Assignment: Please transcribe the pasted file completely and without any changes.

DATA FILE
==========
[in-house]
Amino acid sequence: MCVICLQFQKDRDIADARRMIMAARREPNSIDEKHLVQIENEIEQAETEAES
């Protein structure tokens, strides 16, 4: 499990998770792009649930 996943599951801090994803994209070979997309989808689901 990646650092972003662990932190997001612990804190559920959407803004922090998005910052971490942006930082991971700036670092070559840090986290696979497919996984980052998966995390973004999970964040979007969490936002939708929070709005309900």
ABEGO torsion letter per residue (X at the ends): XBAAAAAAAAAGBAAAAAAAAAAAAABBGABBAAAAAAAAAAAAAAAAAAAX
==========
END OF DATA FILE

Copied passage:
[in-house]
Amino acid sequence: MCVICLQFQKDRDIADARRMIMAARREPNSIDEKHLVQIENEIEQAETEAES
């Protein structure tokens, strides 16, 4: 499990998770792009649930 996943599951801090994803994209070979997309989808689901 990646650092972003662990932190997001612990804190559920959407803004922090998005910052971490942006930082991971700036670092070559840090986290696979497919996984980052998966995390973004999970964040979007969490936002939708929070709005309900």
ABEGO torsion letter per residue (X at the ends): XBAAAAAAAAAGBAAAAAAAAAAAAABBGABBAAAAAAAAAAAAAAAAAAAX